There’s a reason we all love the autumn season. The leaves change colors, the air is cooler, and the wind blows on your window as you fall asleep. “Actoon Studios” captures that feeling in their latest game, “Wind Peaks”. This hidden object game resembles an interactive children’s book that offers a simple but cozy experience. So how well does this little indie game score? Well, let’s find out as we go over the game.
Story through Context
“Wind Peaks” doesn’t tell the most intricate story. It doesn’t need to. However, that doesn’t mean that nothing is going on as you play. Here, we follow the adventures of a cub scout group that goes camping in the woods. While on this trip, they discover a hidden book containing an old map. Now, along with their camp counselor, they are on a quest to follow the map that may lead them to something marvelous! Will they find a hidden treasure? Or will they discover something even more mysterious?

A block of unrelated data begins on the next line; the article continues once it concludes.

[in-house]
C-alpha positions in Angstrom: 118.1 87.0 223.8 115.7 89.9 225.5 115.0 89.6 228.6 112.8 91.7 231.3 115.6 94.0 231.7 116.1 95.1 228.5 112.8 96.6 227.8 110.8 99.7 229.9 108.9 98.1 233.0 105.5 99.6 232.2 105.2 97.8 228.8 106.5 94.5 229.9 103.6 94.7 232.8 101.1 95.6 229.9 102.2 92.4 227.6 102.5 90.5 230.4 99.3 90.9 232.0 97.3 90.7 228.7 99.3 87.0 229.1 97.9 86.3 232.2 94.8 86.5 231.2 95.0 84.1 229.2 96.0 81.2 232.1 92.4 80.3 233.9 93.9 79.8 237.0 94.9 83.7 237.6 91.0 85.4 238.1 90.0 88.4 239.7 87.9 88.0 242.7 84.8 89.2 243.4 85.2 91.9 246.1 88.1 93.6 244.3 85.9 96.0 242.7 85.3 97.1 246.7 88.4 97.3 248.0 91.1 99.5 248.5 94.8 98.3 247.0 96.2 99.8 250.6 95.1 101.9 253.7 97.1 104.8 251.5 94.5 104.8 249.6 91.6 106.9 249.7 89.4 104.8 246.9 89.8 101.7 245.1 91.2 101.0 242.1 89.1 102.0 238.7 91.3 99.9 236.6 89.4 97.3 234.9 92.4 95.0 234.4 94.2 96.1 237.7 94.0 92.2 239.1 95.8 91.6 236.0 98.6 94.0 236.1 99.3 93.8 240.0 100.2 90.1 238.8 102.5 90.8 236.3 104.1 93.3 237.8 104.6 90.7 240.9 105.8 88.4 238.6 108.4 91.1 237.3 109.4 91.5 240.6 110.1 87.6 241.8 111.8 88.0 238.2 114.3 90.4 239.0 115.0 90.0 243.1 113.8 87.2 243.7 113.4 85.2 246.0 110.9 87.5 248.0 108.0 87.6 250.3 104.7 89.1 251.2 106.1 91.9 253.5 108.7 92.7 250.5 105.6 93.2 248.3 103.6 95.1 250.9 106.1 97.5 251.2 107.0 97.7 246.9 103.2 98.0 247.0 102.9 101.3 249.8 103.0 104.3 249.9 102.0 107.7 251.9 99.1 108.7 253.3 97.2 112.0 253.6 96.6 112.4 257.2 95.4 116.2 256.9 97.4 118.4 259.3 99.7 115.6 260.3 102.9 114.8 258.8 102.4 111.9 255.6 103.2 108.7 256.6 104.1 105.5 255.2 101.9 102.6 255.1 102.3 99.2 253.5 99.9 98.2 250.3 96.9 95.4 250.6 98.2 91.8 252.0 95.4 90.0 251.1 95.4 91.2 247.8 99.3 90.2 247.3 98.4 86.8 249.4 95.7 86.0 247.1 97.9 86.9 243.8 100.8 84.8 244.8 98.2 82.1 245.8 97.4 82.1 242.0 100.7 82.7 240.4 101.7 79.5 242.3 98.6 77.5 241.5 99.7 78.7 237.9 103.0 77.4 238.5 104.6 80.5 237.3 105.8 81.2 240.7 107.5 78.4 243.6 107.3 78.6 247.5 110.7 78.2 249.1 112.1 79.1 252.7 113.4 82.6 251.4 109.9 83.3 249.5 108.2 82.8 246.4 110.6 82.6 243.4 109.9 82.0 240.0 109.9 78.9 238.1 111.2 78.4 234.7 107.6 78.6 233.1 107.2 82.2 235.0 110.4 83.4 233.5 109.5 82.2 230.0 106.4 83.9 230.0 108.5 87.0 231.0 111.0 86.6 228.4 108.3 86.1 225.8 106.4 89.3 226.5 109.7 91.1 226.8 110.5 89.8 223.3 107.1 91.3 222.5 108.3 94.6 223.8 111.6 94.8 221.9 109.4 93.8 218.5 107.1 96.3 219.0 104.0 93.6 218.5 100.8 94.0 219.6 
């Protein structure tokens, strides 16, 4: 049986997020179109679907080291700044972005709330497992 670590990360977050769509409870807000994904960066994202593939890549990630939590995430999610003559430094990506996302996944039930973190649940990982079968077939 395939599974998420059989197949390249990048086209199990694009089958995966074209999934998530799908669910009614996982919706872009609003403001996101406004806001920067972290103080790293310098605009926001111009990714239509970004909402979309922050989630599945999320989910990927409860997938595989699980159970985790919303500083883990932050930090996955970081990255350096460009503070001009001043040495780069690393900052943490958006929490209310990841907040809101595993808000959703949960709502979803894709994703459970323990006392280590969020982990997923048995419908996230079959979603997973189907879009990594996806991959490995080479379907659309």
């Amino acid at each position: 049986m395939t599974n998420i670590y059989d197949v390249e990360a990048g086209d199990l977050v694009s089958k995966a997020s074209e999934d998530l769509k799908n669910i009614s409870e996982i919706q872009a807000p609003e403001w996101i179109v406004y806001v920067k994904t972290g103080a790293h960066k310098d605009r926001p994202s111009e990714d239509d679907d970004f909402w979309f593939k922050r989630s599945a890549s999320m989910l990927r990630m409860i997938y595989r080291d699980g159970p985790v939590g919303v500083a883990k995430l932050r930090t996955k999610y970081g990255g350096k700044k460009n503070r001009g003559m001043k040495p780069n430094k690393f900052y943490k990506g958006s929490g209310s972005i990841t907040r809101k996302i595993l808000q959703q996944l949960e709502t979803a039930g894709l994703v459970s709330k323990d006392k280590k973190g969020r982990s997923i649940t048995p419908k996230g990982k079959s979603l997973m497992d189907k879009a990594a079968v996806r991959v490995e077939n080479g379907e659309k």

Although the story is presented through very brief cutscenes between each level, “Wind Peaks” manages to strengthen its narrative through your objectives as well as the details on each level. Going in, you’ll be able to piece together what the current dilemma is and the transition from one location to the next. You’ll also be able to tell what some character motivations are despite a lack of dialogue. Everything is told through context clues and in that aspect, it does a good job.